Mpc Minutes Signal A Clear Shift That Rbi Now Prioritises Taming Inflation


Almost all members of the monetary policy committee have expressed unanimous concern over surging inflation, even while risks to domestic growth warrant continued monetary policy accommodation, according to the minutes of its latest meeting.

Estimates point to inflation remaining above the upper tolerance band in the near-term even as growth projections have undergone downward revisions, said Reserve Bank of India (RBI) governor Shaktikanta Das.

Das said the current circumstances warrant prioritising inflation and anchoring of inflation expectations in the sequence of objectives to safeguard macroeconomic and financial stability, while being mindful of the ongoing growth recovery.

The RBI, in a surprise move, had signaled that it’s heading toward exiting easy monetary policy. It caught the markets off guard in the latest monetary policy meeting by saying it now prioritizes tackling inflation over supporting economic growth, shifting gears after more than two years.

Shaktikanta Das and his colleagues signaled they will focus on withdrawing accommodative policies, while introducing a new 3.75% standing deposit facility rate to soak up excess cash from lenders.

India’s retail inflation accelerated to a 17-month high of 6.95% in March, staying above the Central bank’s tolerance band for third straight month, mainly due to sustained rise in food prices. Food inflation jumped to 7.68% in the reporting month.

Heightened geopolitical tensions due to the war in Ukraine have clouded the inflation outlook for central banks across the globe. Higher food and fuel prices have forced RBI to raise their inflation forecast to 5.7% from 4.5% for the current fiscal.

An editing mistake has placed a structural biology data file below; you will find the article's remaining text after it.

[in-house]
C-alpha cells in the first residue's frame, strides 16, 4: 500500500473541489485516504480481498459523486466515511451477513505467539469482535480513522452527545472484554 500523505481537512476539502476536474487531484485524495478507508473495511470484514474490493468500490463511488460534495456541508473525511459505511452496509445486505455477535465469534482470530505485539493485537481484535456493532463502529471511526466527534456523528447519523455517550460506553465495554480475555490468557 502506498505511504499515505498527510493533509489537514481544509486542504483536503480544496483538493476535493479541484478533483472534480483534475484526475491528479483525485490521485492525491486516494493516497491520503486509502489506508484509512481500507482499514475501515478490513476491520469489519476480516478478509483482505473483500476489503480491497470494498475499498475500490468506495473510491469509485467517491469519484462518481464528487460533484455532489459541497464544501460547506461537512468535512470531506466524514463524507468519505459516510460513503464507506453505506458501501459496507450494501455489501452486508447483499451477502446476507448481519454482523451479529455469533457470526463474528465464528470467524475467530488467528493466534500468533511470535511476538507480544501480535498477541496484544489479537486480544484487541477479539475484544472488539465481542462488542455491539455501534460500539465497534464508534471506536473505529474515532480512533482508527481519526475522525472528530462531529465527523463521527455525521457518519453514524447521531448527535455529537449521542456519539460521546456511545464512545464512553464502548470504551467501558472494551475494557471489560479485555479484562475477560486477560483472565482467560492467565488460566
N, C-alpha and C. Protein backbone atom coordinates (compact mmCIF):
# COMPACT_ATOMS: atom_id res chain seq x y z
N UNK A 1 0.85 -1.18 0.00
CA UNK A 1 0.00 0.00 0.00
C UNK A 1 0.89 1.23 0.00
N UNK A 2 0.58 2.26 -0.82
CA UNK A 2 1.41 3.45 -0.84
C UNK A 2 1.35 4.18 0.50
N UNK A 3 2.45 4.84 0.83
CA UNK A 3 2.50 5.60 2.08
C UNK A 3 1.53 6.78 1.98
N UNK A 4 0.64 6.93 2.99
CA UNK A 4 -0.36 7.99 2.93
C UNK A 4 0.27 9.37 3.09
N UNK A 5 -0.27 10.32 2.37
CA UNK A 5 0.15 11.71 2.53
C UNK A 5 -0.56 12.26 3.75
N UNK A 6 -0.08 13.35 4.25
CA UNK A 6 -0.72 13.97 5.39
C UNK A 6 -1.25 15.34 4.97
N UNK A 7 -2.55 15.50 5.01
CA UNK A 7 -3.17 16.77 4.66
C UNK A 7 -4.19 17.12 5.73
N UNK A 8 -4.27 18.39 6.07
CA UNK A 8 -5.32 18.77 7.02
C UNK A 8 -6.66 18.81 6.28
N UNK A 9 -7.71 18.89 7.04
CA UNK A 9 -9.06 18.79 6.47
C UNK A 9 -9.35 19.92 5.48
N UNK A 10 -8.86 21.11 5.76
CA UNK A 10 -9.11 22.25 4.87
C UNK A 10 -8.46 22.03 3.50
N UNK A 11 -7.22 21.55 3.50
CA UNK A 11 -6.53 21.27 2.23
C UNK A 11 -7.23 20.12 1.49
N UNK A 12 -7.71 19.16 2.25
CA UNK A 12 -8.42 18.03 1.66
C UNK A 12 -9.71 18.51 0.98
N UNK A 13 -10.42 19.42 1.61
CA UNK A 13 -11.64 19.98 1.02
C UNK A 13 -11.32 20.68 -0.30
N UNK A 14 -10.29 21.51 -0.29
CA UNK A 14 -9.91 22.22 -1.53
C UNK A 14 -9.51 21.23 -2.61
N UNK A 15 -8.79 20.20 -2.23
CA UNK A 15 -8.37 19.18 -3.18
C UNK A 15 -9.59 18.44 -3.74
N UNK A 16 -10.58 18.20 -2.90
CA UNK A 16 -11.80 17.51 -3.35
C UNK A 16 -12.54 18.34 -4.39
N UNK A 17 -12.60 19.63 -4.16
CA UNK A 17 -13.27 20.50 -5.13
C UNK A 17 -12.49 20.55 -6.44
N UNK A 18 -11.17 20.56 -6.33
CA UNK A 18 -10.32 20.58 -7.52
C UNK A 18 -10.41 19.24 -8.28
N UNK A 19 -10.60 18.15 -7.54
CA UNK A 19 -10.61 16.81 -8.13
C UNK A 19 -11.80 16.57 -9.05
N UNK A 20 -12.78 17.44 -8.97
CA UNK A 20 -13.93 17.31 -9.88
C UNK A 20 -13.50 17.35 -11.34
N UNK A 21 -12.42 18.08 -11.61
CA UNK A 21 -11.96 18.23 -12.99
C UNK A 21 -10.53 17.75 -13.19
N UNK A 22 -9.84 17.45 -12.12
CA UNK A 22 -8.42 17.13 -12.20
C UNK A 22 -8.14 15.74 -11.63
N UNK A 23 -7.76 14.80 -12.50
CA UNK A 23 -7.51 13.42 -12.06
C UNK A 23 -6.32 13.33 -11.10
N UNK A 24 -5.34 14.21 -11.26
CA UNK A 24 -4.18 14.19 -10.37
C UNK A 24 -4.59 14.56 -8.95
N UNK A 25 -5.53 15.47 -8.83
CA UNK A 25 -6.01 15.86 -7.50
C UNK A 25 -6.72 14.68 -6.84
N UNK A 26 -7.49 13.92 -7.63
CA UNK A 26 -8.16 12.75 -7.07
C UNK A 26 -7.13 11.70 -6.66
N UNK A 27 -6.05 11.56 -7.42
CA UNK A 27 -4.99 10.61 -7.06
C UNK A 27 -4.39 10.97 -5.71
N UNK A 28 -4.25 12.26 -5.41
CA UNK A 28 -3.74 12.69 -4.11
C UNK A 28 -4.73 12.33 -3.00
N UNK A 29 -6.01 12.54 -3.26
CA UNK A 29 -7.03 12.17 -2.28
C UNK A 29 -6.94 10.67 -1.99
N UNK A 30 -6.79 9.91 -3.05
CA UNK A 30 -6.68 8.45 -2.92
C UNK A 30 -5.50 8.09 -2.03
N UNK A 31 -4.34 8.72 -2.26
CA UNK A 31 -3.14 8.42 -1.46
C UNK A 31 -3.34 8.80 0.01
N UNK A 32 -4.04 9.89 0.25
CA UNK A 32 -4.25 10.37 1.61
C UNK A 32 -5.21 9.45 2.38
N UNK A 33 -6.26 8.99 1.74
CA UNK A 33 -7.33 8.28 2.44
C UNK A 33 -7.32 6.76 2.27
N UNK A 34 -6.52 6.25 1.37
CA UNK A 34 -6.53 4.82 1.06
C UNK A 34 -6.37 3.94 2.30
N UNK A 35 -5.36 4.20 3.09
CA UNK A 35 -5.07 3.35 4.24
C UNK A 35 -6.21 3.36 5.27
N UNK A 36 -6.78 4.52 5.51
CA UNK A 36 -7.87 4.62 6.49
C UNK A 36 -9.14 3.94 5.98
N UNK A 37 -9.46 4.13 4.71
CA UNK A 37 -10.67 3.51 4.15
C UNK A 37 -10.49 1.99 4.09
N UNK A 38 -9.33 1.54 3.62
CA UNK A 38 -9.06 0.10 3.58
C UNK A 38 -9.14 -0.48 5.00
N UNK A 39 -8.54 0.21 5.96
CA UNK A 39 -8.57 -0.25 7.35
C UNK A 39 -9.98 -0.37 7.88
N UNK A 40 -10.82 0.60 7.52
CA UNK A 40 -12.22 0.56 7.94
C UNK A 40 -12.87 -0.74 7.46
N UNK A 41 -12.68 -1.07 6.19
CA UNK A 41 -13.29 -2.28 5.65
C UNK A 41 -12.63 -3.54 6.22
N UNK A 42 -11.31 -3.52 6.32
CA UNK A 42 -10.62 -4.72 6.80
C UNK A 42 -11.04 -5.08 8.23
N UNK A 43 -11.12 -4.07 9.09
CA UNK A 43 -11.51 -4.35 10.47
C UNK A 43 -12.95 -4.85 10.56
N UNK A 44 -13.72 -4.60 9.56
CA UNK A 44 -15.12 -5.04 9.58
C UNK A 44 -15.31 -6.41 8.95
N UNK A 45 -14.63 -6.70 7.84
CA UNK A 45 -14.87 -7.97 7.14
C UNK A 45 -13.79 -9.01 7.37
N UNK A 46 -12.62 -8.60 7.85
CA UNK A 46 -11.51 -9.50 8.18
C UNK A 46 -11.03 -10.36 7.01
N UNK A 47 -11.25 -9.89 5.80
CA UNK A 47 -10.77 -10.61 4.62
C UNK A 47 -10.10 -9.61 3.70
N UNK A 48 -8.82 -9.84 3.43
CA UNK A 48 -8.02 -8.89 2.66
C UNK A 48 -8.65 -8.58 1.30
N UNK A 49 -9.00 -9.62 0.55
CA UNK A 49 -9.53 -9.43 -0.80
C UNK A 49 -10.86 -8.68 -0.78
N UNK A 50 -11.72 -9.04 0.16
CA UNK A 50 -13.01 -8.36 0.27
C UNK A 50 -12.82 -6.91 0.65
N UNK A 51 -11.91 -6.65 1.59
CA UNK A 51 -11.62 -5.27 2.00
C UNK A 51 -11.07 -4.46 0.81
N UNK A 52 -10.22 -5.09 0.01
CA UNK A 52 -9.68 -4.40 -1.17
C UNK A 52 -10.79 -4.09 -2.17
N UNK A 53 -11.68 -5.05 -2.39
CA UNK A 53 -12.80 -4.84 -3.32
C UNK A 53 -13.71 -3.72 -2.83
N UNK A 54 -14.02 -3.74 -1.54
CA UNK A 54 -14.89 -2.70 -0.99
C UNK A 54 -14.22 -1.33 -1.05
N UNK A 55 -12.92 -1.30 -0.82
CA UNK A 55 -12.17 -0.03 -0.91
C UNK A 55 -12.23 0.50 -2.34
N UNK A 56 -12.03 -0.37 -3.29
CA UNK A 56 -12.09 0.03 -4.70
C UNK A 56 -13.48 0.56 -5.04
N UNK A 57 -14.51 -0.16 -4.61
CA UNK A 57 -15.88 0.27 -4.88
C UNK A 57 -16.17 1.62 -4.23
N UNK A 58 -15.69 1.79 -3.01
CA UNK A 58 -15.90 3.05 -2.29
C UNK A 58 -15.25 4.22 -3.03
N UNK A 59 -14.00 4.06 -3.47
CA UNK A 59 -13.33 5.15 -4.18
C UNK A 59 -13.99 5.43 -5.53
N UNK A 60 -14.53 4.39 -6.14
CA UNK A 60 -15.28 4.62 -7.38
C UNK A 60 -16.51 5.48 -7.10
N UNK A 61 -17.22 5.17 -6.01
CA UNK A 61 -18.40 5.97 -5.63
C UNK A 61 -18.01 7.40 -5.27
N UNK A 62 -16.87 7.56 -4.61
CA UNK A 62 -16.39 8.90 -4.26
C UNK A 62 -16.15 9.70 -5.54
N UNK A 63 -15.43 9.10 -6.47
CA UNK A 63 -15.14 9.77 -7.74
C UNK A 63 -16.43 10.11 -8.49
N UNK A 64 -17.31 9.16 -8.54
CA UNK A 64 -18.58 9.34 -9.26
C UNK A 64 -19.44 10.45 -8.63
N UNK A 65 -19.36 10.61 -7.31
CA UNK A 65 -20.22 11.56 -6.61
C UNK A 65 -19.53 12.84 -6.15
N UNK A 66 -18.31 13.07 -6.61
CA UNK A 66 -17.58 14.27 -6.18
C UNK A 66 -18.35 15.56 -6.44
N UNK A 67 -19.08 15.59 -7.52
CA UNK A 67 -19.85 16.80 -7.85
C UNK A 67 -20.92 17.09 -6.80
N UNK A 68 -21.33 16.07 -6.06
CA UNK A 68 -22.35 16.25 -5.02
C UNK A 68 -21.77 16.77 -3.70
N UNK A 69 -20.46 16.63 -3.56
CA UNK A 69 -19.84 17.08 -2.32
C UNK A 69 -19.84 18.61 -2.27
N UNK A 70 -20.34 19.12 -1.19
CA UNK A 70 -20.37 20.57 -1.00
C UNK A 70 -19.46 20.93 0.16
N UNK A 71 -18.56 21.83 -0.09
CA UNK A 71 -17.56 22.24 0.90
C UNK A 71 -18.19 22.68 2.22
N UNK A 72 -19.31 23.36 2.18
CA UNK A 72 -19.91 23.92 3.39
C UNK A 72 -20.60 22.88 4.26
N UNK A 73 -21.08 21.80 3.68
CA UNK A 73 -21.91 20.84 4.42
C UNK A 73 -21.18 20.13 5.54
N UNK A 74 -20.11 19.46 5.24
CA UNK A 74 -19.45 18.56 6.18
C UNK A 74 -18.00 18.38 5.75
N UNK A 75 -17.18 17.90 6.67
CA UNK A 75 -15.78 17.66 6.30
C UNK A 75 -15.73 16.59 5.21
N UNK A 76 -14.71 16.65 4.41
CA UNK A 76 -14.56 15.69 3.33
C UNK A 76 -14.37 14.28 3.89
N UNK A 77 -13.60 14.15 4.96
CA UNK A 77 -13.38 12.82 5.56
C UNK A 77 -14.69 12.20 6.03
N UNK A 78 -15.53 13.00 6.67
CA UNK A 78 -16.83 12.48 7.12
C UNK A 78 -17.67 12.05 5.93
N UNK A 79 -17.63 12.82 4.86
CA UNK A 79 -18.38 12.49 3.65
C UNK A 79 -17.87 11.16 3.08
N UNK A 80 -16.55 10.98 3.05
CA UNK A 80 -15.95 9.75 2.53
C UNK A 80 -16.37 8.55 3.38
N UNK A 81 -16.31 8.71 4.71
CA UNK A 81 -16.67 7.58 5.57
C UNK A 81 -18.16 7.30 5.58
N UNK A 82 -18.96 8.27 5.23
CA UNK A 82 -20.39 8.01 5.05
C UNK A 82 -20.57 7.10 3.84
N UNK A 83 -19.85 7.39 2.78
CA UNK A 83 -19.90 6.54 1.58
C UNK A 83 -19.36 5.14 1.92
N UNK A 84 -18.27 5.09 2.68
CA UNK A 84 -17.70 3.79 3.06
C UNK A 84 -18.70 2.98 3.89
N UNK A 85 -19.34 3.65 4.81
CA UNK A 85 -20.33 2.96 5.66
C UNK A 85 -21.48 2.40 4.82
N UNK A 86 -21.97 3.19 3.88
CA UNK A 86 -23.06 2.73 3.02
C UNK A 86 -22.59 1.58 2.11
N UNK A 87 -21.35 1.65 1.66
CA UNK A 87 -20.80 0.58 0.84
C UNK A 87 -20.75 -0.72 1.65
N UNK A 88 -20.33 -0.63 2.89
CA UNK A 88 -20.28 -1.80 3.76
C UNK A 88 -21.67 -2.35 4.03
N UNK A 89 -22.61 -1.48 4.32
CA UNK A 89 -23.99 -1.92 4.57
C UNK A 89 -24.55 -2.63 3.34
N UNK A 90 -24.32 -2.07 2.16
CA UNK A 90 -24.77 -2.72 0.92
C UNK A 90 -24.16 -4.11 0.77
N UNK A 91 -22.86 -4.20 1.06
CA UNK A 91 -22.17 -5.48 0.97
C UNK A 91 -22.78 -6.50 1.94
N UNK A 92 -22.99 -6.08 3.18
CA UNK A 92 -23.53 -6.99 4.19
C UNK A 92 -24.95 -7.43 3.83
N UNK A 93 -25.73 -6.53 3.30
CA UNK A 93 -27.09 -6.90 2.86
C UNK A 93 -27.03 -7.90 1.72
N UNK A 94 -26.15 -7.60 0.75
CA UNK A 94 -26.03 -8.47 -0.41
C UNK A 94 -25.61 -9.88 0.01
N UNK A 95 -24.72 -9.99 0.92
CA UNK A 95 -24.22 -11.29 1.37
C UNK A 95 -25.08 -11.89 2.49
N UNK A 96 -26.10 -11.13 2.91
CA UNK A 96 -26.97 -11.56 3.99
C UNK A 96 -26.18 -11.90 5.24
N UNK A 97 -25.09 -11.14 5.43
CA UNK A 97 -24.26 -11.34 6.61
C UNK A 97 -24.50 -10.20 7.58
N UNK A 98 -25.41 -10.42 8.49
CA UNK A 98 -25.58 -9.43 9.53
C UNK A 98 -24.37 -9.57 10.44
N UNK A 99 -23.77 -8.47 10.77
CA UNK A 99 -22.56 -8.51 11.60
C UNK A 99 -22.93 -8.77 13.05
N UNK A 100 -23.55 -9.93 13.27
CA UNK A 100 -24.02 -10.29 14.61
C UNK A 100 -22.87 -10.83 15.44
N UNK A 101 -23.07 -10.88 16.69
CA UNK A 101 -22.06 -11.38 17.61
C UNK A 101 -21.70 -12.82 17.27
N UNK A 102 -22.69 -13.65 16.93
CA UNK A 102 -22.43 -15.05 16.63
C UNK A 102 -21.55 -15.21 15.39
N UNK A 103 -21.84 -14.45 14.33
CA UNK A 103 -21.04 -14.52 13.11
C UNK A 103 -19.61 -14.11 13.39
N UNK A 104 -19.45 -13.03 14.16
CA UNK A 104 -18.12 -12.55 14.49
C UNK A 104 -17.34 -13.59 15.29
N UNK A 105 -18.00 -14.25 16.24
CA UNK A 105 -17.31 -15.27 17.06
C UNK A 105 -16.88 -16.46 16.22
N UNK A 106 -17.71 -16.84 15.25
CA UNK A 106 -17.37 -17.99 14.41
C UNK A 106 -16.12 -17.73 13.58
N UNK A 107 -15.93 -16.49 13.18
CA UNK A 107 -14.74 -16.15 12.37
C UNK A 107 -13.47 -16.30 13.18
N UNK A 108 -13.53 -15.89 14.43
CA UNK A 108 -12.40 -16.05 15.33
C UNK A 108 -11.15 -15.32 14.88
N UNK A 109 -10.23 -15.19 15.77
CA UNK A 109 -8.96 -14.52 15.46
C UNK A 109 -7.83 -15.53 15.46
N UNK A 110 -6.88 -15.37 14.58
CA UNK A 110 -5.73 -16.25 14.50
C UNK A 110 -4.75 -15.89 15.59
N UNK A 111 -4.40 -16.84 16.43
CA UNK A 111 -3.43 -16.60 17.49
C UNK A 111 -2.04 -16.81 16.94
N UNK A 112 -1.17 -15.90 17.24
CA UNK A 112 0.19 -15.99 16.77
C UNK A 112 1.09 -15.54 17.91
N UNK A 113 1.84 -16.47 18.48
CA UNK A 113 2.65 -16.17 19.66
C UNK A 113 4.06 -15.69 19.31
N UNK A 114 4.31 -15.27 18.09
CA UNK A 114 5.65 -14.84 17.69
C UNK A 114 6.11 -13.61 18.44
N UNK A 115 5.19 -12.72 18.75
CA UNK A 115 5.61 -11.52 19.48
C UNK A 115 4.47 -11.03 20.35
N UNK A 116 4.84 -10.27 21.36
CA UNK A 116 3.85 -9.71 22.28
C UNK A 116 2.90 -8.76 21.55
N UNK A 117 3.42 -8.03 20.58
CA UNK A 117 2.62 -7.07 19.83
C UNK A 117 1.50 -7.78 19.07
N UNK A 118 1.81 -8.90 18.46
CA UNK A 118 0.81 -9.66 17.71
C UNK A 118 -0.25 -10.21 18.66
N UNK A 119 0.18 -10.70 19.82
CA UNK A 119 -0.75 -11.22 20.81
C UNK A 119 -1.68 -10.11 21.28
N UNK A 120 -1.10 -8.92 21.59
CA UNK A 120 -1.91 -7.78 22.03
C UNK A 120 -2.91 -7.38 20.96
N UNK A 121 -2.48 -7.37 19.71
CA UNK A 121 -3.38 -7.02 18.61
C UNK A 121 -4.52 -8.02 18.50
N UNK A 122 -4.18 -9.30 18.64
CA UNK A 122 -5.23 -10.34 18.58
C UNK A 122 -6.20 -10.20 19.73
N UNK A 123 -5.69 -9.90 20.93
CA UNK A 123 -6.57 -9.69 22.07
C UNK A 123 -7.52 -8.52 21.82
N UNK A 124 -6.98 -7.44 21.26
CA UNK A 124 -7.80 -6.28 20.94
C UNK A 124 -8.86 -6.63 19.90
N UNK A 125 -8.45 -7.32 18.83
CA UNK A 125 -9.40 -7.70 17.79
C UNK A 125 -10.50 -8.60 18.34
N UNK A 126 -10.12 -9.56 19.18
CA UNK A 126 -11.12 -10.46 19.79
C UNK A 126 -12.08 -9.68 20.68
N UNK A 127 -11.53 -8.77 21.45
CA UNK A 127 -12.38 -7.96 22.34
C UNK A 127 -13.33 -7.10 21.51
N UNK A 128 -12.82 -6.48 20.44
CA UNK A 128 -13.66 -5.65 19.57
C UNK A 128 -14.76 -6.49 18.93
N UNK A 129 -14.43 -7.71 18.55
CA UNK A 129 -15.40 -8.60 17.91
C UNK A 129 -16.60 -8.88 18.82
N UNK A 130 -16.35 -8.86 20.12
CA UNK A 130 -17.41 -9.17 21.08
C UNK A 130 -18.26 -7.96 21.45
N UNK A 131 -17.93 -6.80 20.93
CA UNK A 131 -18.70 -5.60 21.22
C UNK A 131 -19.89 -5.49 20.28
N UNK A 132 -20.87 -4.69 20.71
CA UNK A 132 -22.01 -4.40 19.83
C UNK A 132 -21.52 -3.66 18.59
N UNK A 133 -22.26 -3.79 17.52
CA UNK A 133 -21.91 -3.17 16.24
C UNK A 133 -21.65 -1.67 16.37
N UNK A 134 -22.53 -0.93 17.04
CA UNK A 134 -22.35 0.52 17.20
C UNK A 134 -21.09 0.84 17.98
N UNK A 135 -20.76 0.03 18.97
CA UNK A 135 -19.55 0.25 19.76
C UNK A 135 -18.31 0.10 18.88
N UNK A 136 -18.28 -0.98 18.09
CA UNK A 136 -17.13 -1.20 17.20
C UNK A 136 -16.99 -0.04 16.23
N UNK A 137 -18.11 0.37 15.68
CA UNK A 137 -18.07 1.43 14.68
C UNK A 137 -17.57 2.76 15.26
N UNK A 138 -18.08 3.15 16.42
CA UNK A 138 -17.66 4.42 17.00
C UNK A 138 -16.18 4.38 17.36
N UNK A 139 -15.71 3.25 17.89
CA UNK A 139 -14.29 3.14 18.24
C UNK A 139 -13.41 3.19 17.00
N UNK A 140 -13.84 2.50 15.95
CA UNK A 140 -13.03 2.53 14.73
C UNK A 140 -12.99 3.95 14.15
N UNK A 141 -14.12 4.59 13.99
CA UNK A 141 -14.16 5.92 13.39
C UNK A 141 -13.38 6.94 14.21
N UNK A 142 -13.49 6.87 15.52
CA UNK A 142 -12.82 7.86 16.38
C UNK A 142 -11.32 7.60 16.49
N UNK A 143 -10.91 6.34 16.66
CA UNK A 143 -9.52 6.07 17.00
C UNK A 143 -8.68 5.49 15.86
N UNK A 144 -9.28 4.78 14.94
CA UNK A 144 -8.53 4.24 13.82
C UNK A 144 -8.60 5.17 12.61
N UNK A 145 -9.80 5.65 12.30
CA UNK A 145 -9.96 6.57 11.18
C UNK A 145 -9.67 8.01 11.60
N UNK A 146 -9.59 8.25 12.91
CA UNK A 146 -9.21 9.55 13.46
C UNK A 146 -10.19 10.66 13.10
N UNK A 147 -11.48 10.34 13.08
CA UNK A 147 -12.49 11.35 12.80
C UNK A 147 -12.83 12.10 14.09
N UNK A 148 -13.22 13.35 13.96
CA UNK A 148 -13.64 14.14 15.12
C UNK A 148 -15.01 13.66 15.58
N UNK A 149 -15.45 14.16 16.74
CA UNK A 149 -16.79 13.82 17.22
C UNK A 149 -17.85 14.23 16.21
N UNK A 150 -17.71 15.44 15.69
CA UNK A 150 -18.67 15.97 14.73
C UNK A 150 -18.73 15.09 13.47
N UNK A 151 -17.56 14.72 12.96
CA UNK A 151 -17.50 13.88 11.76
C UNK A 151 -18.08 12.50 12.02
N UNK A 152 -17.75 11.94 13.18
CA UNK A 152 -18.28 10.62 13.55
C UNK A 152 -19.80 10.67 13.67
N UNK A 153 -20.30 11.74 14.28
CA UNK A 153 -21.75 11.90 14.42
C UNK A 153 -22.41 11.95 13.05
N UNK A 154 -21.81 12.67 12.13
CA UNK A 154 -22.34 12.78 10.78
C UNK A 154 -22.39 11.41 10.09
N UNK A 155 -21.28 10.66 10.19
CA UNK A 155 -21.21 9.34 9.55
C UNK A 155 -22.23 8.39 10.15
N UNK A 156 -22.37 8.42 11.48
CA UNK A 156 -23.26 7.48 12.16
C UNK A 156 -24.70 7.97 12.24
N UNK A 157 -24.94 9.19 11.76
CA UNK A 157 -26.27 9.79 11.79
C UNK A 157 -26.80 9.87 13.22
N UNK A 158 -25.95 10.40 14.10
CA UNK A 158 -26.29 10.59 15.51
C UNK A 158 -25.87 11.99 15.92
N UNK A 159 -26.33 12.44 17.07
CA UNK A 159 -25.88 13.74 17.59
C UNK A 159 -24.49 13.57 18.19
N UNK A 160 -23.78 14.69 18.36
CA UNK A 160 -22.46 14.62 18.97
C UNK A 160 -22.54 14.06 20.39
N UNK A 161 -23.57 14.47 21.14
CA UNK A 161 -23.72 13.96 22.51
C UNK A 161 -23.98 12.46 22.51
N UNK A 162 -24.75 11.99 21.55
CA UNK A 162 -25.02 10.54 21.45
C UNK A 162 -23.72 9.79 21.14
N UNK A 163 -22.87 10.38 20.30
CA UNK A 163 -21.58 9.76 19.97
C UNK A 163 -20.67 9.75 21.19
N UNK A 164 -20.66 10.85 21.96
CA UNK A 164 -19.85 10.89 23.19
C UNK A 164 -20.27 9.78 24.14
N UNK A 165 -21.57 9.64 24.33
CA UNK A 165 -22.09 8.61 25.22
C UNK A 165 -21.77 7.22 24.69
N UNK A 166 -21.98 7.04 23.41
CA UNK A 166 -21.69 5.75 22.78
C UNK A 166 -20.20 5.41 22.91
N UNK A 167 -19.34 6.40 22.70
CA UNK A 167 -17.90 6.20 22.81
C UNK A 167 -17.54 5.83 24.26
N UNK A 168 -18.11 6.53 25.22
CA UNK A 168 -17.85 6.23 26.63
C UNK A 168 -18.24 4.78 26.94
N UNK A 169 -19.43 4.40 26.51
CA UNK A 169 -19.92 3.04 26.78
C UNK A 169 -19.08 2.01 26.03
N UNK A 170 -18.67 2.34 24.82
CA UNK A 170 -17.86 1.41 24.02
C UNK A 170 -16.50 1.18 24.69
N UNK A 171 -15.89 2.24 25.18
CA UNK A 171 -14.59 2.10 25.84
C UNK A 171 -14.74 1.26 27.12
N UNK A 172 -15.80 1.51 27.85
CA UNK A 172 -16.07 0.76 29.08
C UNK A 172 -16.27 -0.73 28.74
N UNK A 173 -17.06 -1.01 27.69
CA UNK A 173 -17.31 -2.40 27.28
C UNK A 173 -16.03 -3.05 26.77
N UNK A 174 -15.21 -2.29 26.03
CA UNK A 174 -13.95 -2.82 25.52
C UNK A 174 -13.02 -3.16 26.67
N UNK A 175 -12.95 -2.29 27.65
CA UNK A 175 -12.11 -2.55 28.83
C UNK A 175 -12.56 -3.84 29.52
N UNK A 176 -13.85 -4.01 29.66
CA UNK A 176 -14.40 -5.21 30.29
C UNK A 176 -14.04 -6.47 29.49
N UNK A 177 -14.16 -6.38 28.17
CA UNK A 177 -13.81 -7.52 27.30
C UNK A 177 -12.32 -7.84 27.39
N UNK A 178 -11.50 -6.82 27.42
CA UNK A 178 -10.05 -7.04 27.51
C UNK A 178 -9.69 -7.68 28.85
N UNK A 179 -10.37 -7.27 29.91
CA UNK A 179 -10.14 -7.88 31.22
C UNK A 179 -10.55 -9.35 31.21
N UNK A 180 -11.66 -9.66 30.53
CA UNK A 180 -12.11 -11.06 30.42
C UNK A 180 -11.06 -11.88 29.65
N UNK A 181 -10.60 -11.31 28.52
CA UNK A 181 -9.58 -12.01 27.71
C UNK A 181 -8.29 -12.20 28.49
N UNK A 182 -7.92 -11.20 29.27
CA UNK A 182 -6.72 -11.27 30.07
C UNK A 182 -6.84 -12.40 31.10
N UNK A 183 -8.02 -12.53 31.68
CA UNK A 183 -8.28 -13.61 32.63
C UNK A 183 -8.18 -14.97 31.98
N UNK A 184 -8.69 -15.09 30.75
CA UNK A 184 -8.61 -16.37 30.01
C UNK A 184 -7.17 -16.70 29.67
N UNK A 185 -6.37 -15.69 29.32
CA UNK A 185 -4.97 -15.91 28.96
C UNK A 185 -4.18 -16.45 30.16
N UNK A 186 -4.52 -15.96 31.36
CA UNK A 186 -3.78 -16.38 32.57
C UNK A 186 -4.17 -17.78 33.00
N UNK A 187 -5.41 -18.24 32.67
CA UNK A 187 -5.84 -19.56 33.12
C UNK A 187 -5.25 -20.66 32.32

Meanwhile, RBI deputy governor Michael Patra said the high inflation levels in both developed and developing economies are testing societal tolerance levels.

He echoed the view that it will become more difficult to tame inflation the longer the fight is delayed.

“Supply disruptions, soaring commodity prices and ensuing financial market turbulence no more tell about fears of the shape of future inflation – the worst fears are already materialising,” he added.

Another MPC member Mridul Saggar said recovering to pre-pandemic trend should not guide monetary policy at this stage and policy should focus on non-inflationary sustainable growth in the economy.

“A close watch on inflation expectations is necessary. If expectations are rising, especially if they turn unhinged and start rising faster than even actual inflation, monetary policy would have to reign in expectations to prevent a self-sustained inflationary spiral,” he said.

“The narrative is very clear. Focus is on inflation and inflation containment. June policy will see both stance change to neutral and a repo rate hike,” said Rupa Rege Nitsure, chief economist at L&T Financial Holdings.

Nitsure expects a 25 bps hike if global crude oil prices stay around $100 a barrel but said more aggressive action would be warranted if oil prices shoot further up.

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